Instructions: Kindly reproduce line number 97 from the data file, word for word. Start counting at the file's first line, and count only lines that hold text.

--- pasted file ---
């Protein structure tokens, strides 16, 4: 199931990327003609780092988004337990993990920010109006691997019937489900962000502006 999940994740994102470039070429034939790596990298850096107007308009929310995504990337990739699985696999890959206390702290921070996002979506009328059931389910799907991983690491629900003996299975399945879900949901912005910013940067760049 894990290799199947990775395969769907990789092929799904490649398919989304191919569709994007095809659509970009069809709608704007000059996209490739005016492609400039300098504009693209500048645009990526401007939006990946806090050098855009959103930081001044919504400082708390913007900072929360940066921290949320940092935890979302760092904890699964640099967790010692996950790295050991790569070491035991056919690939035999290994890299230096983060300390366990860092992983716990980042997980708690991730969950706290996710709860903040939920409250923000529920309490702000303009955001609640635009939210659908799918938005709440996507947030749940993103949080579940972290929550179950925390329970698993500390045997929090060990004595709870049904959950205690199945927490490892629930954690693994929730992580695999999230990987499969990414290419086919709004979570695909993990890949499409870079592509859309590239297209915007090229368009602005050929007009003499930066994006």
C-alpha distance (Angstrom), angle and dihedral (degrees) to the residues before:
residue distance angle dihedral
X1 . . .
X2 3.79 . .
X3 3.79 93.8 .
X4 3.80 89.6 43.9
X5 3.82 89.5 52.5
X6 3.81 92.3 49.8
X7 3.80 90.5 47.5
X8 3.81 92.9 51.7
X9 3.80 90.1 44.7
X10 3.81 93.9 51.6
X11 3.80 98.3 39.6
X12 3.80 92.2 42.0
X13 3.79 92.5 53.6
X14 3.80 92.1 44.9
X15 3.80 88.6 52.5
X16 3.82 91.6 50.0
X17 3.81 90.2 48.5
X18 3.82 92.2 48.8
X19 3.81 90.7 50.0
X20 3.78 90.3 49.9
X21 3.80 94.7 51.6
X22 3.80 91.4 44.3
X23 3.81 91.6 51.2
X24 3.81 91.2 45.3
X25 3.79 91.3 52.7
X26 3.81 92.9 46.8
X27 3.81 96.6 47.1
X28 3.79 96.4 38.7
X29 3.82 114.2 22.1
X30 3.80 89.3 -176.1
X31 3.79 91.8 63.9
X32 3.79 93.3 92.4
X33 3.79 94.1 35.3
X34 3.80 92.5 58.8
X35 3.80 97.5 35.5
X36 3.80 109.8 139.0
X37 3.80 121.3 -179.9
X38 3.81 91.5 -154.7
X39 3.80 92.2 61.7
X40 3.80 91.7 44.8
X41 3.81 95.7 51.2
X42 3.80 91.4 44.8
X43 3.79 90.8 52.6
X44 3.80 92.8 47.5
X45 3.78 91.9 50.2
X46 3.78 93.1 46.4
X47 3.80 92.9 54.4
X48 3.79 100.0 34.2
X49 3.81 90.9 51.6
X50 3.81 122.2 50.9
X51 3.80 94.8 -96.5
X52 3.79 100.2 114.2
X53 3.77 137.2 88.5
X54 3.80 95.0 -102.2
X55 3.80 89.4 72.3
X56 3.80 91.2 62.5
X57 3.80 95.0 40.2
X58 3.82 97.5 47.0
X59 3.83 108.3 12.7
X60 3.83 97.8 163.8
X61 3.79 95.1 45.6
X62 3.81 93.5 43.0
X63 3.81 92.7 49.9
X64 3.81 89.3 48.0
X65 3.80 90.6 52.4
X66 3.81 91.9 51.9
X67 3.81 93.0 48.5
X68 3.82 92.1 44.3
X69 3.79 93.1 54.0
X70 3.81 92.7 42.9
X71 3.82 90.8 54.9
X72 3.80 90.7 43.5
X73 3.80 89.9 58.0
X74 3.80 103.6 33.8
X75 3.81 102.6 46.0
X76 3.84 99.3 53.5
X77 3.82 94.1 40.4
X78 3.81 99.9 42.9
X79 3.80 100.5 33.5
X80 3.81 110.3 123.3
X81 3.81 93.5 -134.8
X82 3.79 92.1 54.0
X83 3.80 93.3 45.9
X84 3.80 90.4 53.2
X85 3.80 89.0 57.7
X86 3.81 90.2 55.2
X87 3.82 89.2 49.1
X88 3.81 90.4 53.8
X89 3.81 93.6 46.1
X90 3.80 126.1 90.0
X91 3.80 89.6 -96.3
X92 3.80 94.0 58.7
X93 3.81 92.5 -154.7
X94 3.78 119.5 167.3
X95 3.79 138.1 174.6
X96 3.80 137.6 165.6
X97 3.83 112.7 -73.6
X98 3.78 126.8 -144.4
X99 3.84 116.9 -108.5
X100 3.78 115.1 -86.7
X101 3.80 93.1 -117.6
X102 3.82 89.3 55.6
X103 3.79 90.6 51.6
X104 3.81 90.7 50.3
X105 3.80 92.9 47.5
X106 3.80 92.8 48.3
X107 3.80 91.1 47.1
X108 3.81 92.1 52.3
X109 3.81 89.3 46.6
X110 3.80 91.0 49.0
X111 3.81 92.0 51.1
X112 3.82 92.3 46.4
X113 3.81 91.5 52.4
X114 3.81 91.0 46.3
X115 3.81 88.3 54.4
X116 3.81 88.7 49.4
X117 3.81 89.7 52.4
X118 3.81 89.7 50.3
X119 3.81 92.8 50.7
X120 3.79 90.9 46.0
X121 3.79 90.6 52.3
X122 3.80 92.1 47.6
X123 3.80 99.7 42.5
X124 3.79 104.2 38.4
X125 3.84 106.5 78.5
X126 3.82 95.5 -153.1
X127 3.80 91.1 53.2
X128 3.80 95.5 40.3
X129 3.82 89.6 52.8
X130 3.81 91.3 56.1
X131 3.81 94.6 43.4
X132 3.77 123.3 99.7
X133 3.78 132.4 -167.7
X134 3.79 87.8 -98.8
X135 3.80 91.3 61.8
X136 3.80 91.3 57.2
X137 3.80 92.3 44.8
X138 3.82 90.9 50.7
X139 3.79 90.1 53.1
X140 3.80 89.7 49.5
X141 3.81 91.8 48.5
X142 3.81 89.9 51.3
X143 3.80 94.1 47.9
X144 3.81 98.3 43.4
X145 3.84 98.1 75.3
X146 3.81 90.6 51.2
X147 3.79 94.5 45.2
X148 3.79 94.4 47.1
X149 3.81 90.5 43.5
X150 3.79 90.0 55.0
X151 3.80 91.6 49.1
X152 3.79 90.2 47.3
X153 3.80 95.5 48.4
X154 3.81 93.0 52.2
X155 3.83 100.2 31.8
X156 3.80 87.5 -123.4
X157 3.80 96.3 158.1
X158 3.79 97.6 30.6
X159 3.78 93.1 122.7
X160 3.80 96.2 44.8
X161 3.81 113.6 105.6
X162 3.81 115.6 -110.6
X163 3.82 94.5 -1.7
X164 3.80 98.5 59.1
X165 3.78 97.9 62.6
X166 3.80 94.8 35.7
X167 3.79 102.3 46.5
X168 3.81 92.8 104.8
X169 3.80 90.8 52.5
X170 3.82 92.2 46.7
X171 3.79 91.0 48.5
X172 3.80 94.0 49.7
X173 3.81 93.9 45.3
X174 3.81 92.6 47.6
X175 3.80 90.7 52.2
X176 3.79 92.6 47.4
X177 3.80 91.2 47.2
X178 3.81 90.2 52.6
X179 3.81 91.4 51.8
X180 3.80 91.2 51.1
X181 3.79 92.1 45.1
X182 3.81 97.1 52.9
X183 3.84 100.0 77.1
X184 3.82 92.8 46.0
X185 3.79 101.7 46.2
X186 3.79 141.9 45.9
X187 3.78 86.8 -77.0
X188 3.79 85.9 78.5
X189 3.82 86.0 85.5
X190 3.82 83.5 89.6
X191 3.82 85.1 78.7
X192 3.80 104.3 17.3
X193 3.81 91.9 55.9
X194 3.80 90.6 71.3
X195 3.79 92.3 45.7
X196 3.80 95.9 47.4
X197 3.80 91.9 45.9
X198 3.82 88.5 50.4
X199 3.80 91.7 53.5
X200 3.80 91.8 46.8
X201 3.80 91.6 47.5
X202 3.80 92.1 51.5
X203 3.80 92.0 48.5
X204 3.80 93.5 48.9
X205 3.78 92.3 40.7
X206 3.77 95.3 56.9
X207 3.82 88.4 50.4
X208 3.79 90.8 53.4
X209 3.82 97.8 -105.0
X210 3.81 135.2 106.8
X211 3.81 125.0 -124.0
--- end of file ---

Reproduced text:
X94 3.78 119.5 167.3